Ankara is warning of serious consequences if the German parliament passes a motion accusing Turkey’s then-Ottoman rulers of genocide against its Armenian minority. Turkey and Germany have close economic and political ties and Berlin has become dependent on Ankara to stem migrants entering the European Union.
Turkish Prime Minister Binali Yildirim Wednesday condemned a potential Bundestag vote on a motion that accuses Turkey’s Ottoman rulers of genocide against its Armenian minority in 1915.
He said this vote is very absurd and that there is no truth to it. It is one of the ordinary events that could be lived in any country in 1915 under the conditions of World War I. He said if the vote passes, Turkey's relations with Germany undoubtedly will be harmed.
Yildirim’s warning followed even sterner language from Turkish President Recep Tayyip Erdogan, who on Tuesday threatened serious repercussions.
Germany's parliament is due to vote on the bill Thursday.
FILE - Armenians carry a placard with a sign reading "1915" and "1500000", the year and alleged numbers of victims of mass killings of Armenians by Ottoman Turks on a street in Yerevan, Armenia, April 24, 2015. Turkey denies the killings were genocide.
Ankara insists those killed in the 1915 mass killings died as a result of a civil war. More than 20 countries, including several in Europe, recognize the killings as genocide; but, political scientist Cengiz Aktar of Istanbul’s Suleyman Sah University says despite the threats, there will be few far-reaching consequences.
"There is a tough rhetoric on the Turkish side, but I frankly don't expect a spectacular reaction by Ankara. If the motion goes through, which is highly probable, there will be all sorts of nationalist propaganda for internal purposes. They may recall the ambassador," Aktar said.
One of the main reasons widely cited as to why few expect little long-term damage to bilateral relations if, as expected, the motion passes, is that Germany is simply too important to Turkey. Diplomatic columnist Semih Idiz of Turkey ’s Cumhuriyet newspaper and Al Monitor website says Ankara has few options to punish Berlin.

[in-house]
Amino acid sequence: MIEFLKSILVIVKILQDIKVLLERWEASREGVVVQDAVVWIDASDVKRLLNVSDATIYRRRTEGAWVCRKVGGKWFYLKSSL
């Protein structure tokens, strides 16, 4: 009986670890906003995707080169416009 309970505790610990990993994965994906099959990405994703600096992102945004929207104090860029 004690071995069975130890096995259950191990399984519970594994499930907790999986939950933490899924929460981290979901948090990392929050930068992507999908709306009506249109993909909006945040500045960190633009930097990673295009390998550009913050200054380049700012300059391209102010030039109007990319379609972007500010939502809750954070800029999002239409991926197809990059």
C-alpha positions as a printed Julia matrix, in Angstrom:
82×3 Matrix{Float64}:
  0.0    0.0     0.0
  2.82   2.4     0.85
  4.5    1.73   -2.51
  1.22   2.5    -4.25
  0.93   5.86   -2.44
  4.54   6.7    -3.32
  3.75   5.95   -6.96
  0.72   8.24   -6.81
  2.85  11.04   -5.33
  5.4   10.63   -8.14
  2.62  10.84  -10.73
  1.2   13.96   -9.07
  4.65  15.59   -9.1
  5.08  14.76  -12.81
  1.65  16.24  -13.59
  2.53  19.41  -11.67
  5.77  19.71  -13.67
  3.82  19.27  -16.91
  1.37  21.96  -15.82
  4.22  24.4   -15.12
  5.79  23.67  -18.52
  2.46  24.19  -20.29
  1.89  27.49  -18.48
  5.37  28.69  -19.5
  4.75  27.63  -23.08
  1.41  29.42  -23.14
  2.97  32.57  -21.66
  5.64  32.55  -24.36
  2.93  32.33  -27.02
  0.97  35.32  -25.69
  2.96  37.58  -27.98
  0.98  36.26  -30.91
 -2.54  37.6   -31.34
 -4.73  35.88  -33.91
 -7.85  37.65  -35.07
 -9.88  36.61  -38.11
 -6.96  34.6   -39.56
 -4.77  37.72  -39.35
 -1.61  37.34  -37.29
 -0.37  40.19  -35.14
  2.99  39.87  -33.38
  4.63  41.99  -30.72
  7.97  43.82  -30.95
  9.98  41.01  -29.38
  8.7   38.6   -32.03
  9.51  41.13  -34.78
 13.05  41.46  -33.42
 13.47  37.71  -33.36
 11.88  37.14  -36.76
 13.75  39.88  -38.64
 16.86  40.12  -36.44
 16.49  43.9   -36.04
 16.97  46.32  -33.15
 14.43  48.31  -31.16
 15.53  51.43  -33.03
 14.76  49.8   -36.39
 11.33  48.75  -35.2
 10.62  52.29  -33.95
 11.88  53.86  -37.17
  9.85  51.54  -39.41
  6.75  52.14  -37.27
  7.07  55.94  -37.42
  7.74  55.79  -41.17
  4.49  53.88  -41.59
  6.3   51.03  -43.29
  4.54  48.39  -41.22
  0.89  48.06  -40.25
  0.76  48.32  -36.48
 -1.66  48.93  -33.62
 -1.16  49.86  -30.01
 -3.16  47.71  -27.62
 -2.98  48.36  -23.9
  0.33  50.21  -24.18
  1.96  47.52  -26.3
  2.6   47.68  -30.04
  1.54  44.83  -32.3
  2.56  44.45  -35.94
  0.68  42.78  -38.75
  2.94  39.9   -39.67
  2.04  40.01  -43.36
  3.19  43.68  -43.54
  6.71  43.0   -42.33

"It's not as if Turkey can sever diplomatic ties with Germany, given the 3 million Turks living in Germany. It can't take sanctions against German companies, because it will be shooting itself in the foot. A lot of German companies have a Turkish component in them, operating in Turkey," Idiz said.
FILE - Migrants disembark after being apprehended by the Turkish coast guard on the Aegean Sea between Turkey and Greece, in Dikili port, Turkey, April 6, 2016. Observers say Ankara will likely refrain from jeopardizing deal on migrants it reached with the EU.
Migrant deal as leverage
Ankara believes its most important diplomatic leverage over Europe is a recently agreed-to migrant deal with the European Union, which has seen a marked reduction in the number of people entering Greece from Turkey. Observers say the deal is especially important to German Chancellor Angela Merkel, who is desperate to stem the number of migrants entering Germany. Columnist Idiz says Ankara will likely refrain from jeopardizing the deal.
"Well, Germany depends on the migrants deal. Turkey has been using this as a kind of stick, if you don't honor your side, we will not honor our side; but, the migrant issue, the refugee issue, is not just a one-sided problem. Turkey has this problem also and whether it likes or not, it will have the kind of arrangement with Europe over this," Idiz said.
Analysts say Ankara is unlikely to use the leverage it has over the migrant deal to simply punish Berlin. More likely, it will want to use the deal to secure the more important goal of ensuring the EU honor its commitment to visa-free travel for Turkish citizens.